Paul is not making some dualistic statement here that discards our bodily existence in favor of some ethereal “spiritual” existence. Paul knows and teaches the real hope of a bodily resurrection. What Paul is doing is contrasting that which is temporary with that which is permanent. This is clear with our last verse for the day:

For we know that if the earthly tent we live in is destroyed, we have a building from God, an eternal house in heaven, not built by human hands. (2 Corinthians 5:1)

The faithfulness of God frees us to not put our faith in things that do not last. They are only “earthly tents” made for temporary purposes. This is a word of encouragement where we do not lose heart as we experience suffering. Compared to the eternal and weighty reality God is building in us, we can see our troubles as “light and momentary.” I don’t know how often our troubles feel “light and momentary” when we are in them, but that is indeed what they are, especially compared to what God will complete in us. When we “fix our eyes” on this reality then we will be free to speak in a way that brings glory to God in our troubles. Imagine how little weight we will place on things and circumstances that would normally weigh us down. Whether it be our bodies and health, our homes and finances, our cities and our nations or anything else that is temporary, we can hold onto them lightly. When they become hardships of the kind Paul is listing, they cease to have any power over us that can keep us from speaking to God or about God. We will still be free to call out to God knowing he is faithful and good to us and we will be free to speak to others about the gospel that has set us free.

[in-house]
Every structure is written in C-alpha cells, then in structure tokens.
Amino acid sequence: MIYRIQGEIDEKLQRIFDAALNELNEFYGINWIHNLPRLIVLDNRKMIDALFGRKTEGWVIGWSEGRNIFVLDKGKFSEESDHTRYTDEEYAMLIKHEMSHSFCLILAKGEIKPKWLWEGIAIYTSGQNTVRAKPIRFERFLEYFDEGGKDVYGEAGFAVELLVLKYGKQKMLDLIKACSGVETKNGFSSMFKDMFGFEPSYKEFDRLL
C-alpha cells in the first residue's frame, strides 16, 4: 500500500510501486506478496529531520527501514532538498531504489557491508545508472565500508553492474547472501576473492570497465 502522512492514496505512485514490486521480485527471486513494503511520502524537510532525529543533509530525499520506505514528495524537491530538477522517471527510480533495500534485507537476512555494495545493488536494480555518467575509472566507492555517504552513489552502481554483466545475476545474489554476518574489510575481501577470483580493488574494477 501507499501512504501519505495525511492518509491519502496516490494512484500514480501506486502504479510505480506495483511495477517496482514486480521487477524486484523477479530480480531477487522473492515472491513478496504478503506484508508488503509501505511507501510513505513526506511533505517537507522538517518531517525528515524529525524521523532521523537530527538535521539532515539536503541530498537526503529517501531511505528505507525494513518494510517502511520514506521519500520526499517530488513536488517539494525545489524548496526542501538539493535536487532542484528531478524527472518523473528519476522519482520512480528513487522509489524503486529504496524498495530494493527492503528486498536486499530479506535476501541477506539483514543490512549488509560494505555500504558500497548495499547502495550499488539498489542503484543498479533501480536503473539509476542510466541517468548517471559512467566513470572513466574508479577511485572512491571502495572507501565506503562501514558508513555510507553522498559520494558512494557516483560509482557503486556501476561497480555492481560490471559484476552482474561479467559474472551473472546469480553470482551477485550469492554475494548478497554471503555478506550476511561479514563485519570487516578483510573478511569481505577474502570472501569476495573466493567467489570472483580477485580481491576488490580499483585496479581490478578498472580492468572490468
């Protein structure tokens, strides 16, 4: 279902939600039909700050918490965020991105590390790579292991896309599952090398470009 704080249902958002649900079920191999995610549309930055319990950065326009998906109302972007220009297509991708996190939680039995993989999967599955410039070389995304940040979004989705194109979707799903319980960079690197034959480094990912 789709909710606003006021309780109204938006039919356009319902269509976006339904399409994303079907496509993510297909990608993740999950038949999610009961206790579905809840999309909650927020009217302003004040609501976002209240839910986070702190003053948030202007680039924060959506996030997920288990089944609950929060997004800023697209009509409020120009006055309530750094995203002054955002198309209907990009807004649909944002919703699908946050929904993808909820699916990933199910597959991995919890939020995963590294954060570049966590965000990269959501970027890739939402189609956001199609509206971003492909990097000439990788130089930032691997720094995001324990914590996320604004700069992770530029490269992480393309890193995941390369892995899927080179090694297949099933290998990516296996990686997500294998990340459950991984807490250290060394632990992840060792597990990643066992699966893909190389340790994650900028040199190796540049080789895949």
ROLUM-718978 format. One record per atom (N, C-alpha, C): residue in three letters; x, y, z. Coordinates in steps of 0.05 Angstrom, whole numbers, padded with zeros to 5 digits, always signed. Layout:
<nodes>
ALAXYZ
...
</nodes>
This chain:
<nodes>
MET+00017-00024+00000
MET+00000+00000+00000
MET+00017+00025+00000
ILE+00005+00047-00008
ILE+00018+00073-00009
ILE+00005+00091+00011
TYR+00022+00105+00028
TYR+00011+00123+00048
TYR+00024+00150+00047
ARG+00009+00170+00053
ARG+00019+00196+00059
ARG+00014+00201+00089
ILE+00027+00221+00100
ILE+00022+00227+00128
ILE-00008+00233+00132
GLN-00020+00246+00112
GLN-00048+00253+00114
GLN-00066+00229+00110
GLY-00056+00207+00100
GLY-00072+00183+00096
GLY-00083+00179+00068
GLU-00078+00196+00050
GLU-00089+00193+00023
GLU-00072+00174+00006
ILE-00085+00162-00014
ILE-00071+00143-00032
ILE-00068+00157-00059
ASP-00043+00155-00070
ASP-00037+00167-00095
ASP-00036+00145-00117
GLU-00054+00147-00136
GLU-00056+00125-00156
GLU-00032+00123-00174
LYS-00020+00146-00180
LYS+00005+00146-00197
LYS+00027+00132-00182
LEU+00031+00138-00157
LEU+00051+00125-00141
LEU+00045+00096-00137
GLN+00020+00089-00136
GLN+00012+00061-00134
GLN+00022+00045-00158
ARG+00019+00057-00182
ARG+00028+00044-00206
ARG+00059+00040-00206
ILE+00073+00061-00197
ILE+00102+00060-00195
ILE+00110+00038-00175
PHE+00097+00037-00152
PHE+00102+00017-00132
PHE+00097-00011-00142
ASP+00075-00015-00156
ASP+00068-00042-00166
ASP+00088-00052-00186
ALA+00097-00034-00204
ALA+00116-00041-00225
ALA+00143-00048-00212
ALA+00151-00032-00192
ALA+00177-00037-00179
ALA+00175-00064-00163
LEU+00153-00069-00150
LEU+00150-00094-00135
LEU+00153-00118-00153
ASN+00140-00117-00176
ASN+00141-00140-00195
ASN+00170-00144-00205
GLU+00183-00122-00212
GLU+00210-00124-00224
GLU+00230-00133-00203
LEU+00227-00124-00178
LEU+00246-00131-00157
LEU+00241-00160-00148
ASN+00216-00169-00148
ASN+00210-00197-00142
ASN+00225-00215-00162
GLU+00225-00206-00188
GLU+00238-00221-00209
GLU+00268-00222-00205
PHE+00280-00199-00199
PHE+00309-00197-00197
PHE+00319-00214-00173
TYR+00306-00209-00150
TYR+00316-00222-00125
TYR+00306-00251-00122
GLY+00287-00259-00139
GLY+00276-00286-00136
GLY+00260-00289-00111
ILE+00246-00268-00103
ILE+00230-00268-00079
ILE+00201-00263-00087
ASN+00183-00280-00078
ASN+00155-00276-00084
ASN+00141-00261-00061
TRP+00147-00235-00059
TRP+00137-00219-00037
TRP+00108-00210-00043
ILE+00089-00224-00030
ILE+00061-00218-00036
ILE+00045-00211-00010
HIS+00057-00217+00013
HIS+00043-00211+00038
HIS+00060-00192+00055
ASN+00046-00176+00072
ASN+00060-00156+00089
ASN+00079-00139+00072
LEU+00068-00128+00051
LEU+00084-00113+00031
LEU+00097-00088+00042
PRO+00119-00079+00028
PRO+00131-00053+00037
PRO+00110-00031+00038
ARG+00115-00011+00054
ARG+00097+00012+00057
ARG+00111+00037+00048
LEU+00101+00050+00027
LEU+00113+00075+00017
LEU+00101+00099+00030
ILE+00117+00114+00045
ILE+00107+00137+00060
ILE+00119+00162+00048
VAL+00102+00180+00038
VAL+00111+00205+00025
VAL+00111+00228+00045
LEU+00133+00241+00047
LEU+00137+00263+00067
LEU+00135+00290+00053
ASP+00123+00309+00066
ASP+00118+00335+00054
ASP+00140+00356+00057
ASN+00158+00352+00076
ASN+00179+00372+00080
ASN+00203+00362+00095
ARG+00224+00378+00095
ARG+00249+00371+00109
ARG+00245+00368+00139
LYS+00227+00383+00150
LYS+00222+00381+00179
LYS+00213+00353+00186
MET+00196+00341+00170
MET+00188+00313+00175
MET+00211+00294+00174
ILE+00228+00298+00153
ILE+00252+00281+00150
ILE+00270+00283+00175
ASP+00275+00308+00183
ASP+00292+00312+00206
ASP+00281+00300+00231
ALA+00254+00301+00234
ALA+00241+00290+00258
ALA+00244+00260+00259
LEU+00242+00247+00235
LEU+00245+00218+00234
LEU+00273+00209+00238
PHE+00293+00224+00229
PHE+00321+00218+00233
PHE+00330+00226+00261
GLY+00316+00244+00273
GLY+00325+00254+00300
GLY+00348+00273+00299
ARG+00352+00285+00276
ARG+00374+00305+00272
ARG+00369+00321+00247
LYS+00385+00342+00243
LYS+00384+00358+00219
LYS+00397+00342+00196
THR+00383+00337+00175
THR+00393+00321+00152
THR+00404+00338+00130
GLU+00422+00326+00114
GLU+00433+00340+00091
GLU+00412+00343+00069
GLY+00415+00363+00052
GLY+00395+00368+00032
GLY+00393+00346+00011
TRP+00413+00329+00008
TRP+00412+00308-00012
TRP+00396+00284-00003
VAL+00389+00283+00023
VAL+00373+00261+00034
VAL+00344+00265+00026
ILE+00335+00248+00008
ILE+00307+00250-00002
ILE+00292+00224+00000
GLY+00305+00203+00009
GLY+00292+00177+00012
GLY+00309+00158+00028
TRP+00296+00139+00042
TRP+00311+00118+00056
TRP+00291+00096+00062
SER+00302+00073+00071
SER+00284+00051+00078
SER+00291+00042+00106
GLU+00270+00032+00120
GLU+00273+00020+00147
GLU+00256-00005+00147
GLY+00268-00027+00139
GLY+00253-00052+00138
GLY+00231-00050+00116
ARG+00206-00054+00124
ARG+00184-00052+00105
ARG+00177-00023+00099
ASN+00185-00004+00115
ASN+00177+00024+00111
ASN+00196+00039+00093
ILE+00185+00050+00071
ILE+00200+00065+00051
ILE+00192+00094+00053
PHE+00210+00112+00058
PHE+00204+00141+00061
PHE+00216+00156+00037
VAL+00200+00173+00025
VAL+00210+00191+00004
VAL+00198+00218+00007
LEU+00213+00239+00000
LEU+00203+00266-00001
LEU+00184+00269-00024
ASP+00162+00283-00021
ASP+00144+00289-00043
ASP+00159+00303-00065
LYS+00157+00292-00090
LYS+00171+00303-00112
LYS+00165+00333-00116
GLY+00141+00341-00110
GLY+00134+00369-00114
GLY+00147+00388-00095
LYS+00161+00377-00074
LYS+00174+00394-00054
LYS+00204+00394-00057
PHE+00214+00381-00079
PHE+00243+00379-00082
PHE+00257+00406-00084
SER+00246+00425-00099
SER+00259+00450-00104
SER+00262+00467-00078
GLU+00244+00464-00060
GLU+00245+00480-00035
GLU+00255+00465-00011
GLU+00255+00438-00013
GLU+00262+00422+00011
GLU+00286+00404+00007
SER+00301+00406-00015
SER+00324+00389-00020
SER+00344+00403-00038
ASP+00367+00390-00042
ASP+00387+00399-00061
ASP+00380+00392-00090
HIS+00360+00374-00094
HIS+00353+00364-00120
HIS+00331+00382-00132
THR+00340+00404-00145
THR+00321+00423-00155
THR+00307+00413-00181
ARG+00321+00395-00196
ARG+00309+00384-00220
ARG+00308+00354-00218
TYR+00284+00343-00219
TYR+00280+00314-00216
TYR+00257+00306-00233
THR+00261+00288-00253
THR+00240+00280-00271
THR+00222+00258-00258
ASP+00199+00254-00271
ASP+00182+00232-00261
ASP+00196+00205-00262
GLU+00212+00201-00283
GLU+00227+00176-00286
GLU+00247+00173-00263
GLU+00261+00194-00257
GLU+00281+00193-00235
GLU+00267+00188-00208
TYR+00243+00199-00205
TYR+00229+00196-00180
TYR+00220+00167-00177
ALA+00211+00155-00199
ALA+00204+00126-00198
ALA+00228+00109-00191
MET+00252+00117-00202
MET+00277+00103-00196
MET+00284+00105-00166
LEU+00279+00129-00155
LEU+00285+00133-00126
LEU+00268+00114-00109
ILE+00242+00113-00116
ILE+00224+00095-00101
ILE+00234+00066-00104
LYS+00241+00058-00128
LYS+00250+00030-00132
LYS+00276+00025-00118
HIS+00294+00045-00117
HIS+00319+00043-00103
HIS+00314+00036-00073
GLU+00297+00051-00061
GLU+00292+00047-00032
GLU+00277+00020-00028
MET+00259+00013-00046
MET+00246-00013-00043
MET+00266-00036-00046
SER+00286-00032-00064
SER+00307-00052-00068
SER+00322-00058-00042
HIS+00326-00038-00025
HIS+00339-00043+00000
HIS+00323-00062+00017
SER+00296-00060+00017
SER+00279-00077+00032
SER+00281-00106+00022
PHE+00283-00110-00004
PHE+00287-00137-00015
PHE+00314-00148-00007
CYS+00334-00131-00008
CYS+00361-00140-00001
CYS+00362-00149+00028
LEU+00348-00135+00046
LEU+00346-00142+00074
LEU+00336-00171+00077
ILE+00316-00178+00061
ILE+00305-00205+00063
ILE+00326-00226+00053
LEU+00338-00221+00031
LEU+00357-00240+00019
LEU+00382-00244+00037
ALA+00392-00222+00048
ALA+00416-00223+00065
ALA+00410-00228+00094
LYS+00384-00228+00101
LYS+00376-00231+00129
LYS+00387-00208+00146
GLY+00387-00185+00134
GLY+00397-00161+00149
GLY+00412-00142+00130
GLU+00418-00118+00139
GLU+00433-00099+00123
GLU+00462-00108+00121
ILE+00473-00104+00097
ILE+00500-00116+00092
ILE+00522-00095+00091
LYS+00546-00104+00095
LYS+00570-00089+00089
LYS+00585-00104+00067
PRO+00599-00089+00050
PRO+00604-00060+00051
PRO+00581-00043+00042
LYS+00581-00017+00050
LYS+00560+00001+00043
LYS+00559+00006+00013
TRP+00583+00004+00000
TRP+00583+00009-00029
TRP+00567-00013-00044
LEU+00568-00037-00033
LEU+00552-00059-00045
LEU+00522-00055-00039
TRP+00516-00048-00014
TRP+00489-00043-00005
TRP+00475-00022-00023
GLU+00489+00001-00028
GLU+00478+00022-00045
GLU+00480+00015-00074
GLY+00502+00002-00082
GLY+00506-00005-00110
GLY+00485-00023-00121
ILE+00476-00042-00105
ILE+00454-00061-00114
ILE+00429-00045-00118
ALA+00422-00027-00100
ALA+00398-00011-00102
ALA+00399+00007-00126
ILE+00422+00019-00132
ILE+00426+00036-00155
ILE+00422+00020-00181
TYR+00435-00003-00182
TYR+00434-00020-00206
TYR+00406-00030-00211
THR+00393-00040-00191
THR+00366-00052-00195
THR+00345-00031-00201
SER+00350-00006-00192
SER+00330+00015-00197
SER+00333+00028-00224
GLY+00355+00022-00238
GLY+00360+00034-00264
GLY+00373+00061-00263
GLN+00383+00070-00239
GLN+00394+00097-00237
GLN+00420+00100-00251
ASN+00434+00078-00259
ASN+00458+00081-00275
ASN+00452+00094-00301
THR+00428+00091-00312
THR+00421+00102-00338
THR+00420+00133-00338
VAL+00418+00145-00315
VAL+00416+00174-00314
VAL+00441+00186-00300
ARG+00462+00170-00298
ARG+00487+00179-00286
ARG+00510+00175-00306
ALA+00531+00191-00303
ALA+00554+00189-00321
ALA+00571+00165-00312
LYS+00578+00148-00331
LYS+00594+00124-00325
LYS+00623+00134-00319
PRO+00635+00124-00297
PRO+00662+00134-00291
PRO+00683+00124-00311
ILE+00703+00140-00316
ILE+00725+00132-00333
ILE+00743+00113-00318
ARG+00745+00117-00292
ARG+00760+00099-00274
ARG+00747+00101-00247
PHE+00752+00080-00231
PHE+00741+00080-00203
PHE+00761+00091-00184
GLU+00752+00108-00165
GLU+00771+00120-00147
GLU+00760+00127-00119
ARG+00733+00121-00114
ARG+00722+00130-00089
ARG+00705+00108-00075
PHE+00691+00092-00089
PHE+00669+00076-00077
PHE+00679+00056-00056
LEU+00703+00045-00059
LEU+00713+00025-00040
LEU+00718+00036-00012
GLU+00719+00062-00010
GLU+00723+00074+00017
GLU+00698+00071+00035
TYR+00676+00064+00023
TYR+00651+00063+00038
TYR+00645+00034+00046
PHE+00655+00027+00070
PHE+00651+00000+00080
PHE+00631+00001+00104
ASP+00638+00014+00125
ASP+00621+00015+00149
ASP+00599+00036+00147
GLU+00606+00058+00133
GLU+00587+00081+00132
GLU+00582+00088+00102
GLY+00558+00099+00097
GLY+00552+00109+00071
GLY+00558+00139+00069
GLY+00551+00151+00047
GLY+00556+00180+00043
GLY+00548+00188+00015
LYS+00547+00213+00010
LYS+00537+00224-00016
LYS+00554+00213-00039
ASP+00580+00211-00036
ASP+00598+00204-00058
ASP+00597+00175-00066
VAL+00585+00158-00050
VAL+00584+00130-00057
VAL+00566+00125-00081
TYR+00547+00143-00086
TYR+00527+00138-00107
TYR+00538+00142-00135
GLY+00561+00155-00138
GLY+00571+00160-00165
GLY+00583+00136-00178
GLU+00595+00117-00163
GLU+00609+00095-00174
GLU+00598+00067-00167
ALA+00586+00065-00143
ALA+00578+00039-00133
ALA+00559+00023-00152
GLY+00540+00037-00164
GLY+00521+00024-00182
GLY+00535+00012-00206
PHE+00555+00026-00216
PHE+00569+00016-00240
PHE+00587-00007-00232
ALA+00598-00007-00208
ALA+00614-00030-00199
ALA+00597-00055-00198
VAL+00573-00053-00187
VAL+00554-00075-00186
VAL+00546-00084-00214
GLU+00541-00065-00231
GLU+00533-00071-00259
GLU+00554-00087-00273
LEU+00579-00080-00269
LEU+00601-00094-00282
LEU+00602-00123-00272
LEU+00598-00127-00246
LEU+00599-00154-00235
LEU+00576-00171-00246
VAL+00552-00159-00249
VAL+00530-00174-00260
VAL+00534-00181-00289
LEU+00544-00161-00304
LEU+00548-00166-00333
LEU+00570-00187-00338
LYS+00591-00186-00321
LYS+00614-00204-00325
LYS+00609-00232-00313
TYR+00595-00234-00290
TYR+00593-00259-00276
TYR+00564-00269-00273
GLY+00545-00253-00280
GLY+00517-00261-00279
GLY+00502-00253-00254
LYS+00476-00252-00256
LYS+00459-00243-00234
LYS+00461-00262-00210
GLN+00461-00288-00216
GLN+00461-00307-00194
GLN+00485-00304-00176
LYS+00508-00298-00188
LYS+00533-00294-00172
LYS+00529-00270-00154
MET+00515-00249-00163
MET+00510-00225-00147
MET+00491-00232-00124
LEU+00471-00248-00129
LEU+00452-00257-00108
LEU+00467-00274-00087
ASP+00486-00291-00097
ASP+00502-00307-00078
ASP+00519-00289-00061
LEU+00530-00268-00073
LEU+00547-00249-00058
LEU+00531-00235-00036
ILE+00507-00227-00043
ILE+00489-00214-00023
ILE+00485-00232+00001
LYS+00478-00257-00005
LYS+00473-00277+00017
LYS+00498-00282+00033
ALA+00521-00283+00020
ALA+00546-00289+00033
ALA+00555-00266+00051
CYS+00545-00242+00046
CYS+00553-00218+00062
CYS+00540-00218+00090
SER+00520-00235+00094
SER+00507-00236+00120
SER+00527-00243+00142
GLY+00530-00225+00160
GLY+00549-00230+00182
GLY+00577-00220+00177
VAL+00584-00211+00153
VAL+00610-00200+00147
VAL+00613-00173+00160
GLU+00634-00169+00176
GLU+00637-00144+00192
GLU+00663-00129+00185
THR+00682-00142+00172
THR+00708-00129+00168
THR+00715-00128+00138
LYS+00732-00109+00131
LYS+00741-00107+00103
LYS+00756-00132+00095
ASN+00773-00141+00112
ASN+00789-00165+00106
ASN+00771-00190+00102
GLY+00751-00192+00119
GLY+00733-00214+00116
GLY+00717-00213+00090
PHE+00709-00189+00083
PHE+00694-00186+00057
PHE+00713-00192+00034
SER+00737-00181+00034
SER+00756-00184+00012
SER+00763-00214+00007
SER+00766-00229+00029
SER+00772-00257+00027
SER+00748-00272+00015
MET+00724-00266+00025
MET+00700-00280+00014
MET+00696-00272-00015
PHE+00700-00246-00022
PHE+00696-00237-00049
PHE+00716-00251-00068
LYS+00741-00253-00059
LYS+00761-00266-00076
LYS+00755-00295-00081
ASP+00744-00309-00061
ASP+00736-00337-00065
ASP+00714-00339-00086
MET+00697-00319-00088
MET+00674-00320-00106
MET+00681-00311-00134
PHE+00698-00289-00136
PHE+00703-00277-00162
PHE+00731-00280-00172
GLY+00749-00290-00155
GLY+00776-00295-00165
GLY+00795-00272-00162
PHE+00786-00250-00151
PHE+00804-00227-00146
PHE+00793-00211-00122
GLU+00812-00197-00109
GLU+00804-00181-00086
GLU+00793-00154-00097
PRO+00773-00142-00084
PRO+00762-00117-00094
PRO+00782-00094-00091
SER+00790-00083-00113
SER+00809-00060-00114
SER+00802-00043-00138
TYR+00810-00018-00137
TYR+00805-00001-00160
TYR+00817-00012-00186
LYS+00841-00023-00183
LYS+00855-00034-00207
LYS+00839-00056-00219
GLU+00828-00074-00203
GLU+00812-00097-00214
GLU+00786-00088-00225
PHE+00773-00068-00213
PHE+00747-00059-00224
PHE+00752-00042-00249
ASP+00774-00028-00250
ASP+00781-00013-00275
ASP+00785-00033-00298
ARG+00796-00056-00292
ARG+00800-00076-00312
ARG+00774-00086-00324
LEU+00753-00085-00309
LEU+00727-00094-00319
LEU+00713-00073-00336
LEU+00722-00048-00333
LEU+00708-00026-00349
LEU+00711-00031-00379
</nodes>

Small Group Discussion Questions

From Speaking of Life
  • Are there times in your life you can relate to the “Speaking of Life” description of crying for help at the bottom of the ocean? Do you ever feel like your crying out for help will never be heard?
  • How does knowing God is a forgiving God help us trust that he will hear us in our deepest time of weeping and calling for help?
From the sermon
  • Can you relate to the description of being pressed on every side, perplexed, persecuted and struck down? Share any examples of this in your life.
  • What did you think of Paul’s “but not” attitude from 2 Corinthians 4:8-9? “We are hard pressed on every side, but not crushed; perplexed, but not in despair; persecuted, but not abandoned; struck down, but not destroyed.” What are some “but nots” you can think of for any troubles you may be facing right now?
  • Discuss the connection between faith and speaking. How does faith in God free us to speak to him and about him?